Paul Greengrass: I’ll give you a for instance… when we shot Green Zone there’s a long, sustained, 20 minute section at the end, in pitch black, full tilt action over huge areas. It takes real bottle if you are a DoP [Director of Photography] and your director says I want to shoot this [for] real, at night. I kept on switching off lights. A lot of people won’t go there because it’s too risky. But he’s up for it, both as a shot maker and a shot designer. A third thing, at the back of it, and this is why he’s a great DoP, a world class DoP, he has a pitiless and a courageous and a moral eye. That is a unique thing. I worked with him on [United] 93 and again on this. I’m forever in his debt for his work.

Q. What do you think of The Hurt Locker and will its presence harm Green Zone‘s box office potential in any way?
Paul Greengrass: What I do know is that it’s great that The Hurt Locker was made, and I’m thrilled that it’s getting recognition. Speaking as somebody who has tried to make a film set in that part of the world, anyone else who has done so gets absolutely total respect because it’s a hard road.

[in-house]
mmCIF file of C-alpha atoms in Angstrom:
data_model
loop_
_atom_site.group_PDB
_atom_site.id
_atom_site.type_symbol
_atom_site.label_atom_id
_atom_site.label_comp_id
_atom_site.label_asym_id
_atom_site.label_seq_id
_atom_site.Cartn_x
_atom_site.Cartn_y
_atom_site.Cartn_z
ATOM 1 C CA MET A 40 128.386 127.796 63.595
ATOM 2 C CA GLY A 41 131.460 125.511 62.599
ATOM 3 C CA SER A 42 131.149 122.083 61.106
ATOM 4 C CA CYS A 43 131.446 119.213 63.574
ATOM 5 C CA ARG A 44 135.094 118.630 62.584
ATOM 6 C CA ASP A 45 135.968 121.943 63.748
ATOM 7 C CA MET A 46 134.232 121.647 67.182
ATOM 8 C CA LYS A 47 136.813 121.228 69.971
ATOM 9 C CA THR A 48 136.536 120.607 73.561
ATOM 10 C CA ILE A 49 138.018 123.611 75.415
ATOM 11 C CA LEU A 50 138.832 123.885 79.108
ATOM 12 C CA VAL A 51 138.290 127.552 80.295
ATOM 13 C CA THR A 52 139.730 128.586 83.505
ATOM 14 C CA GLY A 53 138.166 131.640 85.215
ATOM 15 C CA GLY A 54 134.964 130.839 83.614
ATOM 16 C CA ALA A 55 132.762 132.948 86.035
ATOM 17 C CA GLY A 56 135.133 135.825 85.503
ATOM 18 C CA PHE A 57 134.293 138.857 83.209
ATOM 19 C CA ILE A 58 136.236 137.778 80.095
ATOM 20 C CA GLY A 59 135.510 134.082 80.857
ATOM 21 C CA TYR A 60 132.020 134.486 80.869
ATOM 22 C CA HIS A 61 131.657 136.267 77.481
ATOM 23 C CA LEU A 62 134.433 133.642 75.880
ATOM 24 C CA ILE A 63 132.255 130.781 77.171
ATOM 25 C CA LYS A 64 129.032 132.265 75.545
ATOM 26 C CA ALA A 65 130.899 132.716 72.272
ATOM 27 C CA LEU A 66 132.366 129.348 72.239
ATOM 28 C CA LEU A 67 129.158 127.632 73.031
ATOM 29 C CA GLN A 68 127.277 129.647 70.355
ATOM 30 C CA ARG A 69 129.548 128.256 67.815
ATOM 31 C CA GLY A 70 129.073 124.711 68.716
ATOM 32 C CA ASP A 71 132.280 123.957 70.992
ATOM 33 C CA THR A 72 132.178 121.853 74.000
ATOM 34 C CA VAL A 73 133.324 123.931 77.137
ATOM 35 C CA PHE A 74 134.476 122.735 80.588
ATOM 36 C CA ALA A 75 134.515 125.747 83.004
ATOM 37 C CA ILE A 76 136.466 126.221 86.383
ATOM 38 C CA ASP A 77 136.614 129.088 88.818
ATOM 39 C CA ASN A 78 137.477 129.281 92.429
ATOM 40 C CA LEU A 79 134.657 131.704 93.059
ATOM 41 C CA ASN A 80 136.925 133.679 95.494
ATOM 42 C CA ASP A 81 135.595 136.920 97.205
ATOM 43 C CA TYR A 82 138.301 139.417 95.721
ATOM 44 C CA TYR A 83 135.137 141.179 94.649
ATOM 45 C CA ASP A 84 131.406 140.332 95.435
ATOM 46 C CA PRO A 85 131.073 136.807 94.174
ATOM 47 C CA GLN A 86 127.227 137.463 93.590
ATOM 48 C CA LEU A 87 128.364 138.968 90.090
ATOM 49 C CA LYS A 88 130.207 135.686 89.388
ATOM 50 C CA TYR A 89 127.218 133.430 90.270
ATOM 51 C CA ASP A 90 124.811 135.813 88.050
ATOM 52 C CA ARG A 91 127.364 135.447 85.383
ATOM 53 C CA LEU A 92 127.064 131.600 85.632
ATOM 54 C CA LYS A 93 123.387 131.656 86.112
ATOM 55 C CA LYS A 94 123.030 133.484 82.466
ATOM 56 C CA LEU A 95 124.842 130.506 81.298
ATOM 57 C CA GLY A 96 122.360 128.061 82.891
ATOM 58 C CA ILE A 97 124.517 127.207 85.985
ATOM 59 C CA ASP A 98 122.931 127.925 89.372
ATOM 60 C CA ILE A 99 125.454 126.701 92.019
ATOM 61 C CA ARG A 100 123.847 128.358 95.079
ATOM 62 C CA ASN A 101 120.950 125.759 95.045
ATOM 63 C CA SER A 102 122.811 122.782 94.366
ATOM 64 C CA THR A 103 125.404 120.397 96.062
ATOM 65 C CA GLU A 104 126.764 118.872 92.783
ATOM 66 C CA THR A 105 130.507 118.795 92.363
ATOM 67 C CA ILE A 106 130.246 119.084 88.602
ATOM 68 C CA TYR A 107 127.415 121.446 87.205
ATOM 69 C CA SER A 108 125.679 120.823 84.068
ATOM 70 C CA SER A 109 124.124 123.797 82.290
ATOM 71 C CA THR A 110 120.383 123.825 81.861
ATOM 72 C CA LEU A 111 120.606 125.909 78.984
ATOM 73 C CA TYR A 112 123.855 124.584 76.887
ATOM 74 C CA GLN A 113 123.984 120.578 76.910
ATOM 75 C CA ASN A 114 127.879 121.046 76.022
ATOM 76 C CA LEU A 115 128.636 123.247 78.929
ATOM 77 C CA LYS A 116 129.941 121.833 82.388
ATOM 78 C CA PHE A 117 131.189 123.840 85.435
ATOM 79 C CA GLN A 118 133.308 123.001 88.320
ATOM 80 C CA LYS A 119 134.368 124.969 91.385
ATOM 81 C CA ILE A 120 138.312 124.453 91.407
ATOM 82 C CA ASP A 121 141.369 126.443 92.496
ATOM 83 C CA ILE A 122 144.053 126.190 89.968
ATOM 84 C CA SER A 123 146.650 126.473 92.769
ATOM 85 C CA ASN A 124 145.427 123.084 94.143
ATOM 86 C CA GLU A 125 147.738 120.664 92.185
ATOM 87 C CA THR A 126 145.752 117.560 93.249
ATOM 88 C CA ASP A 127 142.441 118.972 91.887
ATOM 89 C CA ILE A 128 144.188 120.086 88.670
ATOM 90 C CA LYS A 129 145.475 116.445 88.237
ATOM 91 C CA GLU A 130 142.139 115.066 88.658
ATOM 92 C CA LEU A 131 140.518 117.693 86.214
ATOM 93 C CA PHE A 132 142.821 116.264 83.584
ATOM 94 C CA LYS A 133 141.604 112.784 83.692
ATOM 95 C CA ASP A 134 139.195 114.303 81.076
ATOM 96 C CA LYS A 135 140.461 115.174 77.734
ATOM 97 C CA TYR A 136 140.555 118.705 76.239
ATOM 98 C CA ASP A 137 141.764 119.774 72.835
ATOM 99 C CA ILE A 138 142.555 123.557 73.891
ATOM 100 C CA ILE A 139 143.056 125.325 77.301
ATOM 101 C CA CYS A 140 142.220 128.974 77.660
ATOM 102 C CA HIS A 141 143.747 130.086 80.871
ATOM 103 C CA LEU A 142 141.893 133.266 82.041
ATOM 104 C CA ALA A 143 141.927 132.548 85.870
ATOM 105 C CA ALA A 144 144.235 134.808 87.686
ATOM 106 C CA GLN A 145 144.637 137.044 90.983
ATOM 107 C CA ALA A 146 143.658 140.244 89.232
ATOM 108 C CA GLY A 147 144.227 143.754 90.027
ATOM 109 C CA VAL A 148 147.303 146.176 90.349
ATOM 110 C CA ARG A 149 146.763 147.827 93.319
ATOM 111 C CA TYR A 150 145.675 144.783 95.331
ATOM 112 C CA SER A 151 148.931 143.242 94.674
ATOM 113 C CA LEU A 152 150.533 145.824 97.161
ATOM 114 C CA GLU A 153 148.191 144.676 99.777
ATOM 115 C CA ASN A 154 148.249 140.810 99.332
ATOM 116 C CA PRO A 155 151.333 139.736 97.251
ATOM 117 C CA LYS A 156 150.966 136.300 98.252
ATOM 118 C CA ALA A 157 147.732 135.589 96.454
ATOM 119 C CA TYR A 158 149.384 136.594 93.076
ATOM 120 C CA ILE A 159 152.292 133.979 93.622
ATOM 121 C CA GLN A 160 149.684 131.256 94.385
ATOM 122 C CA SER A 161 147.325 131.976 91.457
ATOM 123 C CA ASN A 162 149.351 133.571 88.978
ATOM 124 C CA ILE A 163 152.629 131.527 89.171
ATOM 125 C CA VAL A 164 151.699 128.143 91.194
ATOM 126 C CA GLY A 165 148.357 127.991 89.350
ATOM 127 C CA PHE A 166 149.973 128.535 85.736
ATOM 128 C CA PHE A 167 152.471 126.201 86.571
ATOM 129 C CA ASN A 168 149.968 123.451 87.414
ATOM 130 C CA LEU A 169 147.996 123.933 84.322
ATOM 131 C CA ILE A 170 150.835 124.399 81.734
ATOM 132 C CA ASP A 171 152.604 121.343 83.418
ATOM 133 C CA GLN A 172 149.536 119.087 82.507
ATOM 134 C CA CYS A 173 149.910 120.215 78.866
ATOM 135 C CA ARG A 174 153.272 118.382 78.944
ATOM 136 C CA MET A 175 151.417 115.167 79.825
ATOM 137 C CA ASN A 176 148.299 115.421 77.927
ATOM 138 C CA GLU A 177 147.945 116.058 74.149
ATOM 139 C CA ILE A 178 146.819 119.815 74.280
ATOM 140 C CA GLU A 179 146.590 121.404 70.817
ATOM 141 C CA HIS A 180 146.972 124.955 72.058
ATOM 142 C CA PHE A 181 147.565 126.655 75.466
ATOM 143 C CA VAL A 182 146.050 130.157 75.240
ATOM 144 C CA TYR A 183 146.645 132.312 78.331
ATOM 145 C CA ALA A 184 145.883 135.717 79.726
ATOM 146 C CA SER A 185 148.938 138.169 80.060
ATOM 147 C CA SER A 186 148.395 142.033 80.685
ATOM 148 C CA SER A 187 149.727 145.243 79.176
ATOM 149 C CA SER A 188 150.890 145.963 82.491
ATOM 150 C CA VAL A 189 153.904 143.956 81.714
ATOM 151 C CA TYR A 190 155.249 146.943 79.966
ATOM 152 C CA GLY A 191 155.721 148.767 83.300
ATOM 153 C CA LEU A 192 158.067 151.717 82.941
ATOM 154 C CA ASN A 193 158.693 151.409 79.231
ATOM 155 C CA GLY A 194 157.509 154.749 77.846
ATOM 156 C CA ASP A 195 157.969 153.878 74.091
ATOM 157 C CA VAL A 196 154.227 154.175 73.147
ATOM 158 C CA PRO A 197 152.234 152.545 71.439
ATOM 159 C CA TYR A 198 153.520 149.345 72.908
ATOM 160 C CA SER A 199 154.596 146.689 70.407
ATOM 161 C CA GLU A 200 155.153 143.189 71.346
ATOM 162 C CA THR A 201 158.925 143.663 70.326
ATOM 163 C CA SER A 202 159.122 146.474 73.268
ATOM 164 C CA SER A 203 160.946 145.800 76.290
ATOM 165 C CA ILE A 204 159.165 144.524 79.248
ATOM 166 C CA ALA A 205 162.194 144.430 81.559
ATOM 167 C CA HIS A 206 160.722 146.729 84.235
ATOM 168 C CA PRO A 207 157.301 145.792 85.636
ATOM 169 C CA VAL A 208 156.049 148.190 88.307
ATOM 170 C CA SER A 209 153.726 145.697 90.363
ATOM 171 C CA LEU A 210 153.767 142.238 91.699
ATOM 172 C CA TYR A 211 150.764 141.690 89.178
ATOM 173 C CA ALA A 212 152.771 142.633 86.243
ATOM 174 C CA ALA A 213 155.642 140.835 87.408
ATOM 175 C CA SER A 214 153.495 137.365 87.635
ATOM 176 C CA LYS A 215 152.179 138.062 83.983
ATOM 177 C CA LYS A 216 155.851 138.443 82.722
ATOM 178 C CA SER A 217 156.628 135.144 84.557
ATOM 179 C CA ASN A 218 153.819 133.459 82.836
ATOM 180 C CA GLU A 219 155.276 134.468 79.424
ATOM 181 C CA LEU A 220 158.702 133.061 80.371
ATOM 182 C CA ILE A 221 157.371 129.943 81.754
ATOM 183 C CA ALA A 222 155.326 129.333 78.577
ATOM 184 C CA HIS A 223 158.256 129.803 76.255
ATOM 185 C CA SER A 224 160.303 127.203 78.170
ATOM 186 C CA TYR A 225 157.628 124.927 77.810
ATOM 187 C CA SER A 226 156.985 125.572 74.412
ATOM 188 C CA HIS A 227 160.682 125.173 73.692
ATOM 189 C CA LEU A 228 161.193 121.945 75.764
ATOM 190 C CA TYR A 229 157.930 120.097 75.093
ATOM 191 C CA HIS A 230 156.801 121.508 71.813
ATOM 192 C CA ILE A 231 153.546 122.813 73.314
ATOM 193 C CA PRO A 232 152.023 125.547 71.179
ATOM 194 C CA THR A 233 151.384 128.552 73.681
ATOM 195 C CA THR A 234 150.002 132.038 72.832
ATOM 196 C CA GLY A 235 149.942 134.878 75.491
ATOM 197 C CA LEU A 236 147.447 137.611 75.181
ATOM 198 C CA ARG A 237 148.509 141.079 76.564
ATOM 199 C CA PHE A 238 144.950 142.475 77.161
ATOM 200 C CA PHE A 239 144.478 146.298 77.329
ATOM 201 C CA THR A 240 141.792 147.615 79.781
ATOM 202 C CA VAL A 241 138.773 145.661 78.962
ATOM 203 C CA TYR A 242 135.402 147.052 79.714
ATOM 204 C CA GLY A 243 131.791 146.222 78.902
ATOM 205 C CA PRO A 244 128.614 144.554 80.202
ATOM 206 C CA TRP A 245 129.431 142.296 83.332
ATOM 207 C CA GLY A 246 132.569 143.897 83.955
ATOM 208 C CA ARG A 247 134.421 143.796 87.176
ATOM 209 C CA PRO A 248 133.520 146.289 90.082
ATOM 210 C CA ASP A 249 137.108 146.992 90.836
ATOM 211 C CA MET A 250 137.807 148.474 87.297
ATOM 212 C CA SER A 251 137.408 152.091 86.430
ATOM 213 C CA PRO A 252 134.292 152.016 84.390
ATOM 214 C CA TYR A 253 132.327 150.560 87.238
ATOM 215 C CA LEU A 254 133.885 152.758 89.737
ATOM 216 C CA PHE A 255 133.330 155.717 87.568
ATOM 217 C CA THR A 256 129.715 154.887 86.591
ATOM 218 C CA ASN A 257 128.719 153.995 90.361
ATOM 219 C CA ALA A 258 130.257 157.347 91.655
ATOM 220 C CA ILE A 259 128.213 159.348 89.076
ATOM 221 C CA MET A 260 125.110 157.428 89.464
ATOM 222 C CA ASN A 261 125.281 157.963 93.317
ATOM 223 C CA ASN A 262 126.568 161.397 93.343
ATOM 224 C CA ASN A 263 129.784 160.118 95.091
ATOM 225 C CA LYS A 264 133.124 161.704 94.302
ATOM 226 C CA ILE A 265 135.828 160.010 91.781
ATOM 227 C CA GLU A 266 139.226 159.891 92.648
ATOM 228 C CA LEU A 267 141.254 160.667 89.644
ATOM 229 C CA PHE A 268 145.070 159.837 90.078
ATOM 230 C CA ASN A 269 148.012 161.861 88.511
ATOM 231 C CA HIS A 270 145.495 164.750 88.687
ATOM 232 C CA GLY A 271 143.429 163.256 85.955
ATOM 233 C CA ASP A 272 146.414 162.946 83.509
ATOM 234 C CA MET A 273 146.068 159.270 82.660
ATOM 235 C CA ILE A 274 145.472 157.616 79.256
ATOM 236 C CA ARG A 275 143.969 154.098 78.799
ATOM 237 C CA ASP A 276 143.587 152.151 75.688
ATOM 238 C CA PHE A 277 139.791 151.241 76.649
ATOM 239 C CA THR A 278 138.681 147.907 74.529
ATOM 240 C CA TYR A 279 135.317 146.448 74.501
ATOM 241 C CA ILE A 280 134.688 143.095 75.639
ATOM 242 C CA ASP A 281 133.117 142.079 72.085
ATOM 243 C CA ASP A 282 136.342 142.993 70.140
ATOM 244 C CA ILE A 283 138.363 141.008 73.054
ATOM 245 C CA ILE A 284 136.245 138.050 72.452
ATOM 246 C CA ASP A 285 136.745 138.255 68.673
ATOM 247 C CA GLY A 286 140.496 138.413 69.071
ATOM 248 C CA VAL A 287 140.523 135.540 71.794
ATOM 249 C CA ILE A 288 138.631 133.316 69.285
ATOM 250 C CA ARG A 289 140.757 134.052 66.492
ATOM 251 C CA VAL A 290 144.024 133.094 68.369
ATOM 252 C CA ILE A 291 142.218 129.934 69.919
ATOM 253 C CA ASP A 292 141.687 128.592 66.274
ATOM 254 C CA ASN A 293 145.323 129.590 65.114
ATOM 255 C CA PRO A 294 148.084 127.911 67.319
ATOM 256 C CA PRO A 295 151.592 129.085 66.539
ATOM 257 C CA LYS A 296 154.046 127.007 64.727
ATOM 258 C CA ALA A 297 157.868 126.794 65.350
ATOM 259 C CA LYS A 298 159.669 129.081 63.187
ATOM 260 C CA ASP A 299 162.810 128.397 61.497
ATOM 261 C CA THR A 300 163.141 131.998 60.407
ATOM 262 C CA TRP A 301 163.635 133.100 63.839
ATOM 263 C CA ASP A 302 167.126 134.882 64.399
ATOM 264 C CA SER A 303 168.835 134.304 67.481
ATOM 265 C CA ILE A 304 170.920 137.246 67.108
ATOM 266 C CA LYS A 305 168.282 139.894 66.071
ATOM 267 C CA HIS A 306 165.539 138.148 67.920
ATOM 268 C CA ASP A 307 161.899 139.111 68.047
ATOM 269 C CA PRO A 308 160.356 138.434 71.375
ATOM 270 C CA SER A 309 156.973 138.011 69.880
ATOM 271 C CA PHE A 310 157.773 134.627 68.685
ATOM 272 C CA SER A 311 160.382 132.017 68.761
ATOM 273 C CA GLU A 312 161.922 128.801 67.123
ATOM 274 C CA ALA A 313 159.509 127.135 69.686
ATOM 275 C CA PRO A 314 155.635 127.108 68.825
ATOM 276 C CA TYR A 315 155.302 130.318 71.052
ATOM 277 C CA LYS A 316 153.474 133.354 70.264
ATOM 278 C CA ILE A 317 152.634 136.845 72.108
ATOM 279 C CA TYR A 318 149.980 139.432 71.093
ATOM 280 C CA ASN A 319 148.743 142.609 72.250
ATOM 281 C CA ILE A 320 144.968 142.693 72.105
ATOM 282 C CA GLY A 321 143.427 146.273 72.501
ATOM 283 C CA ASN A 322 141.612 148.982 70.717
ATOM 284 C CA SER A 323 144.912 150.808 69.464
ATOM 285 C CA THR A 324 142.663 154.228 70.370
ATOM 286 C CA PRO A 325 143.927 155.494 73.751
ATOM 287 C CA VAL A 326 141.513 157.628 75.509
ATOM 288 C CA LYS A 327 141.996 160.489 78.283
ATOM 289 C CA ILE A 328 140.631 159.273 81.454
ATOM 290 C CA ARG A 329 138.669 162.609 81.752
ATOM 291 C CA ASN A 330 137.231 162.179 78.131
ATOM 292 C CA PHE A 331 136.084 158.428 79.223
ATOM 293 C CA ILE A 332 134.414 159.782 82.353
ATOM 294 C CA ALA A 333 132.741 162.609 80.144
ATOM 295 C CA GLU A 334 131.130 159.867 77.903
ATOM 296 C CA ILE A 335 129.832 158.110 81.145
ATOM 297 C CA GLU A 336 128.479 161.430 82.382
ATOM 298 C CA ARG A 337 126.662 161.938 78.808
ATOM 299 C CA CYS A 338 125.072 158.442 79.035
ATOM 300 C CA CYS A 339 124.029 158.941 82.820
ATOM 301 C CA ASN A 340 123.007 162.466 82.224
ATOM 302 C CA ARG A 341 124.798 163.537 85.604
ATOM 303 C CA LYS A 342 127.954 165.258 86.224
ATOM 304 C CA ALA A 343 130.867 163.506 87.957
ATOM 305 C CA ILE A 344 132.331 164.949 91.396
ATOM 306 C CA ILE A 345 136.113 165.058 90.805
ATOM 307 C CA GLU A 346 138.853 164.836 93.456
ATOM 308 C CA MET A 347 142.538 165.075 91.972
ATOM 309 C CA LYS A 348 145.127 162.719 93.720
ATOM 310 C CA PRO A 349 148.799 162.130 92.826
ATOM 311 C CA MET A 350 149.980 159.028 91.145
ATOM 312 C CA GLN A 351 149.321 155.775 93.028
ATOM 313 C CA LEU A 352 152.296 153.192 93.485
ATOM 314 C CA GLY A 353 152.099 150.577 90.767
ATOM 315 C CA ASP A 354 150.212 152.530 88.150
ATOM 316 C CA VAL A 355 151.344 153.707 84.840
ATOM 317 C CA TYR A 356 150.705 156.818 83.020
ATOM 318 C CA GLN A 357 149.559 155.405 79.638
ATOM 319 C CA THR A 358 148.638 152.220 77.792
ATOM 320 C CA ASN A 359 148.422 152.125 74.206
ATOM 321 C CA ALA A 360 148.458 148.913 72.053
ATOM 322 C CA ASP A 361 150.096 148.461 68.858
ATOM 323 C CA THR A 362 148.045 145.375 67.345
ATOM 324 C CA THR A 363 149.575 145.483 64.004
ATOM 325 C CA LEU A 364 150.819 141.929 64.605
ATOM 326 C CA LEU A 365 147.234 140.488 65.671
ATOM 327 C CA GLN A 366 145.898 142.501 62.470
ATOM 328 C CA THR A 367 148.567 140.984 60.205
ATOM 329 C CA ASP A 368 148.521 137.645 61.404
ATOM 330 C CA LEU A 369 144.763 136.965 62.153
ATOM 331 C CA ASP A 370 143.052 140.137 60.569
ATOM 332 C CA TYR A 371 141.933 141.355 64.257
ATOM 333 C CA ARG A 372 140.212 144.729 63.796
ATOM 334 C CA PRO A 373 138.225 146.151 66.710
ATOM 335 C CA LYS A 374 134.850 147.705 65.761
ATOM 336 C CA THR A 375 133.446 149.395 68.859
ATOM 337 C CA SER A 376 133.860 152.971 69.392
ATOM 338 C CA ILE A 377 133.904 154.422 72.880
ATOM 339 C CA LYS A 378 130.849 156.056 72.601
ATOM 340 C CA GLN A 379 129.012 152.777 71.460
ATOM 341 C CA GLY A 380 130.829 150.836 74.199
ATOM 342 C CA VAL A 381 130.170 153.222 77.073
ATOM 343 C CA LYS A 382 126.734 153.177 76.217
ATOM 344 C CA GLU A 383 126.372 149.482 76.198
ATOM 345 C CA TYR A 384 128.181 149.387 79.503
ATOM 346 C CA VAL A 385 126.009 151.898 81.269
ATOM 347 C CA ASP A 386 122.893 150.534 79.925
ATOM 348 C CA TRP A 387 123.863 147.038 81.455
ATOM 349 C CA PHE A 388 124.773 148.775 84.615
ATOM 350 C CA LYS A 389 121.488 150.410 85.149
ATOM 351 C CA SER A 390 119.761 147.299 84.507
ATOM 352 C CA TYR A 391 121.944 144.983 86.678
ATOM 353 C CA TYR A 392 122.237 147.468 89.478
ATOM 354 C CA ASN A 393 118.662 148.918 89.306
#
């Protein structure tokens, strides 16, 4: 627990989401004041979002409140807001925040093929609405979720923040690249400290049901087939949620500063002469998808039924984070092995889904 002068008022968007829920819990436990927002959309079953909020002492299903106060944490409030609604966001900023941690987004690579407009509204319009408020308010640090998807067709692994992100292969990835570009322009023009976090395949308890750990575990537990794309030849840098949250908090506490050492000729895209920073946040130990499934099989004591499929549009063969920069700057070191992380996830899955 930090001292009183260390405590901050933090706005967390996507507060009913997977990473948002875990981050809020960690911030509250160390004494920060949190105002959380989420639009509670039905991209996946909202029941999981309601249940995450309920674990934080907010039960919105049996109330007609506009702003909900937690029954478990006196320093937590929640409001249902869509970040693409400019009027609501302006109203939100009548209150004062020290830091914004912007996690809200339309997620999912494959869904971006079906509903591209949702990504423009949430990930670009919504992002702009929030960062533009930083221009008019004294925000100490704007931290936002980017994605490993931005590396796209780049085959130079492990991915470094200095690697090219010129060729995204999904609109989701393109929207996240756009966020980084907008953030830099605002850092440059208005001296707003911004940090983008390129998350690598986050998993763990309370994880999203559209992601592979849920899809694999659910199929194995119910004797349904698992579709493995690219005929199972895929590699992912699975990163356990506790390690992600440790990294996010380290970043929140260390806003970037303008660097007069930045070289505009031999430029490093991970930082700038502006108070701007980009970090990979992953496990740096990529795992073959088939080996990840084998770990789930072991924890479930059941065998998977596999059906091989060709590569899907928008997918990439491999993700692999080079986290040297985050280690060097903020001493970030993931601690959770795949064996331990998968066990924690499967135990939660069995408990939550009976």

If you ask me, instinctively I would say it’s part of a general sense now, there’s a sort of ‘where did it all go wrong’ feeling that emerged in the wake of 2003/4. It’s not whether you were for or against the war, this is a generalised statement, but many people have a sense that something went wrong, that we collectively didn’t quite get things right. Whatever the issue, one way or another we’re struggling out the other side of that. The Chilcot inquiry is part of that, the election of a new president…. None of these things are hard line, things don’t change overnight, but what’s interesting cinematically in terms of the emergence of The Hurt Locker receiving recognition is that this is part of the mysterious way popular culture absorbs the processes and experiences that occur in the real world.

Q. So, what do you think that Messrs Bush and Blair might take away after seeing your film?
Paul Greengrass: [Smiles] I hope as many people as possible see Green Zone. And I’m sure Mr Blair and Mr Bush would find it extremely exciting and dramatic. In fact, I might see if I can set up a screening for them.

Read our review of Green Zone

Read our interview with Matt Damon